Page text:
Obviously the city of Birmingham itself was a big influence on Black Sabbath and Judas Priest; how much was the city of Newcastle an influence on the Venom sound?

CL: Well, I’m originally from London. When I came up to Newcastle it was nothing to do with music and all to do with shipyards and coal mines and depression. But at my school leaving age, that was when punk happened with the Pistols, the Damned and that. It was all about where the fuck have the jobs gone? But I don’t think that Newcastle had an influence on the way Venom sounded. A, because we didn’t get on with any of the other bands round here so there wasn’t really anything that connected us to the other bands of Newcastle, we really had to stand on our own and B, there were no other bands in Newcastle even remotely like Venom so I think we could have come from absolutely anywhere. We could have come from New York or Birmingham. It was about three guys with similar ideas. We actually used to rehearse the show and on the times when we couldn’t get into the church hall, if we wanted to rehearse in a studio we had to book in under a pseudonym because if we said it was for Venom the phone would be put down.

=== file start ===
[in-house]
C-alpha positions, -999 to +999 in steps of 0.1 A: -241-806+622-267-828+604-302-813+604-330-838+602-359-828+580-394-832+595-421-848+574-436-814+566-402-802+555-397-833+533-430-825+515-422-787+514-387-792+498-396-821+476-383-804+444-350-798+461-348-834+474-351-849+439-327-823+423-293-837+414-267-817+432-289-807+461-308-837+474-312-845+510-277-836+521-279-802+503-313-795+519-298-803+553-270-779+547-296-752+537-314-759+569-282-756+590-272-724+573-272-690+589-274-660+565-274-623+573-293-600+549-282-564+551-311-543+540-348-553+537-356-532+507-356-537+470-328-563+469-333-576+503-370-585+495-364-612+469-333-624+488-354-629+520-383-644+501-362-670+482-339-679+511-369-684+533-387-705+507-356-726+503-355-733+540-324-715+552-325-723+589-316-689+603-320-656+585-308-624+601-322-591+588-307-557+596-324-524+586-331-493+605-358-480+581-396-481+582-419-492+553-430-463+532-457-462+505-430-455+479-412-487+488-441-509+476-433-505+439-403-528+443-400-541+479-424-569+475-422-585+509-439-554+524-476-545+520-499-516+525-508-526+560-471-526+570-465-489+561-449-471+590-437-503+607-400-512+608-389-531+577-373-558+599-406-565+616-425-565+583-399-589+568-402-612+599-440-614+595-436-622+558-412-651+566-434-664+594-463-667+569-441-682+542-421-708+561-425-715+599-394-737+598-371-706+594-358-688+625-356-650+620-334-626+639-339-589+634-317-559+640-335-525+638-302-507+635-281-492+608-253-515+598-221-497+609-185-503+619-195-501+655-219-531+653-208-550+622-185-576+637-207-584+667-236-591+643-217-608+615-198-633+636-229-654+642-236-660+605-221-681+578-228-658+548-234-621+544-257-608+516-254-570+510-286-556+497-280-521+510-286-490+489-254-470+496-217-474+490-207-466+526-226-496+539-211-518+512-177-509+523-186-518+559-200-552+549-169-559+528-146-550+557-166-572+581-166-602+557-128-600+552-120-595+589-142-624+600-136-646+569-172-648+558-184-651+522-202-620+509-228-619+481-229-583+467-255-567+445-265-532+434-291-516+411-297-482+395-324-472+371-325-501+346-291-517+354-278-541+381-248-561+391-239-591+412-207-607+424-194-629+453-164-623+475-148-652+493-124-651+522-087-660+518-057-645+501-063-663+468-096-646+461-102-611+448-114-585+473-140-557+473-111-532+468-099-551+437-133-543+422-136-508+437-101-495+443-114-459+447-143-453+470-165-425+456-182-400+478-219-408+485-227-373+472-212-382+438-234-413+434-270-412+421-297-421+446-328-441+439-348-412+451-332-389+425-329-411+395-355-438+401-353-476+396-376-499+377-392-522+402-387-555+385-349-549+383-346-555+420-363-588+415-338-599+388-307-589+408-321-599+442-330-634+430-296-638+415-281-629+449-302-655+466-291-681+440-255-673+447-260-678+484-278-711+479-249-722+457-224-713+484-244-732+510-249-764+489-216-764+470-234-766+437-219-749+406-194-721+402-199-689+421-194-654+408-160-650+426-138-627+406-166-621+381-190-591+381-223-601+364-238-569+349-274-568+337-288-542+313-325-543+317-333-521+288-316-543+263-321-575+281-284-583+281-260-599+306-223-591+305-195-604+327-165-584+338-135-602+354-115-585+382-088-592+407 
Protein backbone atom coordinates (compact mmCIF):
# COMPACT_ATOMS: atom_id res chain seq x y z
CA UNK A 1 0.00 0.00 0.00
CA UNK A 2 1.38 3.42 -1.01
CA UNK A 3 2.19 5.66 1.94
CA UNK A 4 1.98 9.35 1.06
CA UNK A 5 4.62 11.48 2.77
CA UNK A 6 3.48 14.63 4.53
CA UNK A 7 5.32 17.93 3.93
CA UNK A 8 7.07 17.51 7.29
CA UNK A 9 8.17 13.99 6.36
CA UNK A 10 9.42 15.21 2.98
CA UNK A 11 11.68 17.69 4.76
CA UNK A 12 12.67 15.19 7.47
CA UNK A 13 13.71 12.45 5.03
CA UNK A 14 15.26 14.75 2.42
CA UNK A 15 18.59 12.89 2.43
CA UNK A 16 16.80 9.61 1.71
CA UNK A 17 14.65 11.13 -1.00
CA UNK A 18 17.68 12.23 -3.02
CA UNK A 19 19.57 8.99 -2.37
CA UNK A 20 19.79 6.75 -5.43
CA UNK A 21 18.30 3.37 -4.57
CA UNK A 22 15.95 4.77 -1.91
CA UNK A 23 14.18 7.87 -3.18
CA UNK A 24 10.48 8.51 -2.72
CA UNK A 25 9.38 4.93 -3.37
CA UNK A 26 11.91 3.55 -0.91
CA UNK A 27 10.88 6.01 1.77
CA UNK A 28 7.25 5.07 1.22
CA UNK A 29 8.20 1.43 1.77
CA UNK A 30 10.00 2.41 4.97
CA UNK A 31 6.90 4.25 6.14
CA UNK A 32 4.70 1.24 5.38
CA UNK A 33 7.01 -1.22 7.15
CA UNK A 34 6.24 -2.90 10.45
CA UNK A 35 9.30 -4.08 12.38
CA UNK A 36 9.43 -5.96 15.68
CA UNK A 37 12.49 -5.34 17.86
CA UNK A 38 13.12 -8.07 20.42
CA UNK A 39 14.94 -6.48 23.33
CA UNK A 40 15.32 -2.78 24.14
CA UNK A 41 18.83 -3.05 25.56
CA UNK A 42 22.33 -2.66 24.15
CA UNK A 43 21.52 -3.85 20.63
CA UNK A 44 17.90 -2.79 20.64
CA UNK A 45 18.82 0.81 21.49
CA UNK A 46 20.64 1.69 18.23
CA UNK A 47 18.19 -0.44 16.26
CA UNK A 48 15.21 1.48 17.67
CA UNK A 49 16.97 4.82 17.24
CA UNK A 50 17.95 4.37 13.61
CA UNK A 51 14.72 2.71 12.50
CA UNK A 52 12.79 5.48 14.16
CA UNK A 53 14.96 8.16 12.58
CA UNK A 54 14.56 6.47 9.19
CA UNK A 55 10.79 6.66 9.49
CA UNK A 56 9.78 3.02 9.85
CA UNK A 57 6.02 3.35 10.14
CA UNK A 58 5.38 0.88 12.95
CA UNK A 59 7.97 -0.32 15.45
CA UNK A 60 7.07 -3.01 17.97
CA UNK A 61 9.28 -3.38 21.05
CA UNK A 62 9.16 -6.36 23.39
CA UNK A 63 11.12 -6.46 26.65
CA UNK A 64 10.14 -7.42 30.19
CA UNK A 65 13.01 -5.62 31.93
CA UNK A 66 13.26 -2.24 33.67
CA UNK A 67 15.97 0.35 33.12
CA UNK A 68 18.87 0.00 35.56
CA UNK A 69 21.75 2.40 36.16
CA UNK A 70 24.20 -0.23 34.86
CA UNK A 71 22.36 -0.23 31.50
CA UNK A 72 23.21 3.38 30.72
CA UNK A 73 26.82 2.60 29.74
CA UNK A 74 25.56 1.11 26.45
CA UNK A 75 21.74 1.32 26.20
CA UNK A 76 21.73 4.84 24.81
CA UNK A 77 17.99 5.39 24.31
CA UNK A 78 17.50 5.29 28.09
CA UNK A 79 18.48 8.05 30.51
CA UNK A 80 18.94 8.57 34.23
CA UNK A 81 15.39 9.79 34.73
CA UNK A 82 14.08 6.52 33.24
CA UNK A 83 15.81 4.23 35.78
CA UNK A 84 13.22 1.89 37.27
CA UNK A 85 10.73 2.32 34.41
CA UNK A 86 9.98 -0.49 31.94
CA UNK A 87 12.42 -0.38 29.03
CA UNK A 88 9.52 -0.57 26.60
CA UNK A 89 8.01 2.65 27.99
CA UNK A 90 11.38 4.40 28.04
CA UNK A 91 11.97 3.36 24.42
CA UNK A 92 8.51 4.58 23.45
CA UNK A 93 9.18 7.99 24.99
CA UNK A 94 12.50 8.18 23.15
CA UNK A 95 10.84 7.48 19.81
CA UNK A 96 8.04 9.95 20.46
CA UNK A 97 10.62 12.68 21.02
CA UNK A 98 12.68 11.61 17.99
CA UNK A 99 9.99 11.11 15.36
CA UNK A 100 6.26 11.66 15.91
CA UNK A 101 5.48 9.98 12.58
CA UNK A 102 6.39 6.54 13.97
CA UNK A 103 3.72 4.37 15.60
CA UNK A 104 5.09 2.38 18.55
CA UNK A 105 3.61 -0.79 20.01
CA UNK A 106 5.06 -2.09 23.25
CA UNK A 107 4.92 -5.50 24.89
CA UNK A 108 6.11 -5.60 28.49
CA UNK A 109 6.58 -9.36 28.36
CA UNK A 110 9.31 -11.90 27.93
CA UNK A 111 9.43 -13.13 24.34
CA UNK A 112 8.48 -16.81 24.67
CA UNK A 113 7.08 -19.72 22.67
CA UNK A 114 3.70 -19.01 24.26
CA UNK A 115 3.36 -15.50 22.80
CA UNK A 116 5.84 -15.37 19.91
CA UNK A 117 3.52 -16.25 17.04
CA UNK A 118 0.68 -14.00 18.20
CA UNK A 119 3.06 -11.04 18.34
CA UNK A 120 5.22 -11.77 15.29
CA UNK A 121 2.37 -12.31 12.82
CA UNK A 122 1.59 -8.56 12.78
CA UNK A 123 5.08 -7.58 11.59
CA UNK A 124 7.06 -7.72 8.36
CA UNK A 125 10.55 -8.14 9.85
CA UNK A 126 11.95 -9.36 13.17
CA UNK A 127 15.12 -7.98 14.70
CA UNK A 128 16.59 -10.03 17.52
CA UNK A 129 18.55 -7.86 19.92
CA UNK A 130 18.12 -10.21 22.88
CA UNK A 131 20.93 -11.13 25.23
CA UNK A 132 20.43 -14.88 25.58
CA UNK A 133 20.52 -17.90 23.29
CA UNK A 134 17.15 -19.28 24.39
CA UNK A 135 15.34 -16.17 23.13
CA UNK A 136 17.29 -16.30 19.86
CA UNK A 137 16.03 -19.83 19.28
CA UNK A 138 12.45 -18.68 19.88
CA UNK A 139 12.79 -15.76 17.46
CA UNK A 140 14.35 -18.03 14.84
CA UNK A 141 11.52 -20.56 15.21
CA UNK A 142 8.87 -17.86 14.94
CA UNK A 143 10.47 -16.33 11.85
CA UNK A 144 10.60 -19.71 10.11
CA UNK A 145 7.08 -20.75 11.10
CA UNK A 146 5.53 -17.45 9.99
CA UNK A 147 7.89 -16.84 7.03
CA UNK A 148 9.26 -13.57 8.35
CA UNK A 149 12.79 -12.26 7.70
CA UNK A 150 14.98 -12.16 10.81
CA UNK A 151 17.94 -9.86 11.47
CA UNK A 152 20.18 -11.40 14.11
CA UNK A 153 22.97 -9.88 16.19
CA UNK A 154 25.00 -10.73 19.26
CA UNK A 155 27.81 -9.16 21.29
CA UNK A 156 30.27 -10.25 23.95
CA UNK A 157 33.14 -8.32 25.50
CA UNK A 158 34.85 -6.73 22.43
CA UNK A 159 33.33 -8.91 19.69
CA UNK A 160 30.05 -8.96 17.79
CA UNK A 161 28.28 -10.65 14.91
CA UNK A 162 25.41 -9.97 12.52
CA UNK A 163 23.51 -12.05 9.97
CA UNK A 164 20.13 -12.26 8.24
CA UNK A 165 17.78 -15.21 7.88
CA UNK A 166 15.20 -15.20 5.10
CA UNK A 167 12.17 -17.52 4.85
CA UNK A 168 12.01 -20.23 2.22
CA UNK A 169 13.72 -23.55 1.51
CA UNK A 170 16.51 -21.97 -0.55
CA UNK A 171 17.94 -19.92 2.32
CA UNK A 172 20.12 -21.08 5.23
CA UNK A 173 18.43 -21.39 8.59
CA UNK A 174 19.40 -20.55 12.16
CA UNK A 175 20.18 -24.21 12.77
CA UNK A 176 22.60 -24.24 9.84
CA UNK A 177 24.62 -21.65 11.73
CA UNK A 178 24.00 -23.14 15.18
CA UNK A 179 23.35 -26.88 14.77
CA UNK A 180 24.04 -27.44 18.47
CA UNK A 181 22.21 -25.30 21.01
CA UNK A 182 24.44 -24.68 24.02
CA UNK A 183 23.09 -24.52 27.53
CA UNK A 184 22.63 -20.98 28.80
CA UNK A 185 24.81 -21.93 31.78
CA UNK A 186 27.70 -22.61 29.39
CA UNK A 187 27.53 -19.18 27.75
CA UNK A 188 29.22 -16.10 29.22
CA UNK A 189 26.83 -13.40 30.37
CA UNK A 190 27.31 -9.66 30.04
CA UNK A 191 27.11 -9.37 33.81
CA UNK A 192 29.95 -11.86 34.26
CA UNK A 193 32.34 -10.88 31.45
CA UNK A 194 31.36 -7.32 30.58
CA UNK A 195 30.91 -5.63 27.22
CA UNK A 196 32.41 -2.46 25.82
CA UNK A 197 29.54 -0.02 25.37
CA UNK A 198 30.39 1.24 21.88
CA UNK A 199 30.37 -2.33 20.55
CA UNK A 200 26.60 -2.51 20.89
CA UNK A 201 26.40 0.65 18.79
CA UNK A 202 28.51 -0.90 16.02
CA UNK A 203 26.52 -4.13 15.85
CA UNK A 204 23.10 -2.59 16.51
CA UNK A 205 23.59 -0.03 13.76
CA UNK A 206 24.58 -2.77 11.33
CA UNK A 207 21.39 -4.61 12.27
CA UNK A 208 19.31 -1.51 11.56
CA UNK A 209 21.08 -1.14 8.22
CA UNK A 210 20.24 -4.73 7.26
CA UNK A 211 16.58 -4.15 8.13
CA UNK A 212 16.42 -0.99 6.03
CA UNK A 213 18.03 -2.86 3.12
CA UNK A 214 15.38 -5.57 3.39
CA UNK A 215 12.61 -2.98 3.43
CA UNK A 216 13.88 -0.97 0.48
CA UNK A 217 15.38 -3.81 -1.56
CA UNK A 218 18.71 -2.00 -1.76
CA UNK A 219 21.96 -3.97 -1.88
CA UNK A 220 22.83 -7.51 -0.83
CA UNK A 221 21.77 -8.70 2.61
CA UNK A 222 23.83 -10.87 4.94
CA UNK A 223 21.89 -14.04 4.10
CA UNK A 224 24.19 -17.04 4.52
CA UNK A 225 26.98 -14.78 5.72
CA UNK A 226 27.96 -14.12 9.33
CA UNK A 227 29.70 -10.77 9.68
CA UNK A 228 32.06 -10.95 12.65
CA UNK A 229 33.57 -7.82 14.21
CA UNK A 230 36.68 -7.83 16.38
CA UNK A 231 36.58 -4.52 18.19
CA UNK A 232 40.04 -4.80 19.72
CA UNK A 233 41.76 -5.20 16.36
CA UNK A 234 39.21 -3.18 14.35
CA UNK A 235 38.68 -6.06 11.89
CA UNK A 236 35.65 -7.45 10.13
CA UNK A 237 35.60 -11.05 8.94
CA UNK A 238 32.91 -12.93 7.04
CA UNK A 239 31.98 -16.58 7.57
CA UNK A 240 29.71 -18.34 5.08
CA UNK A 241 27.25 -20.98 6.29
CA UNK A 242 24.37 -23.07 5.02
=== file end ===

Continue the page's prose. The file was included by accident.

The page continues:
You used to rehearse in a church hall!?

CL: Yeah! In a Methodist church! The Vicar was so cool . . . when he used to fuck off we’d go into the church and steal all the crucifixes and candles! It was great.

I need to ask you about that incident from when you were first on tour with Slayer all those years ago that happened between Tom Araya who needed a piss and yourself. [The hammered American bassist apparently took a leak on Cronos’s head before the enraged Venom man knocked him out.]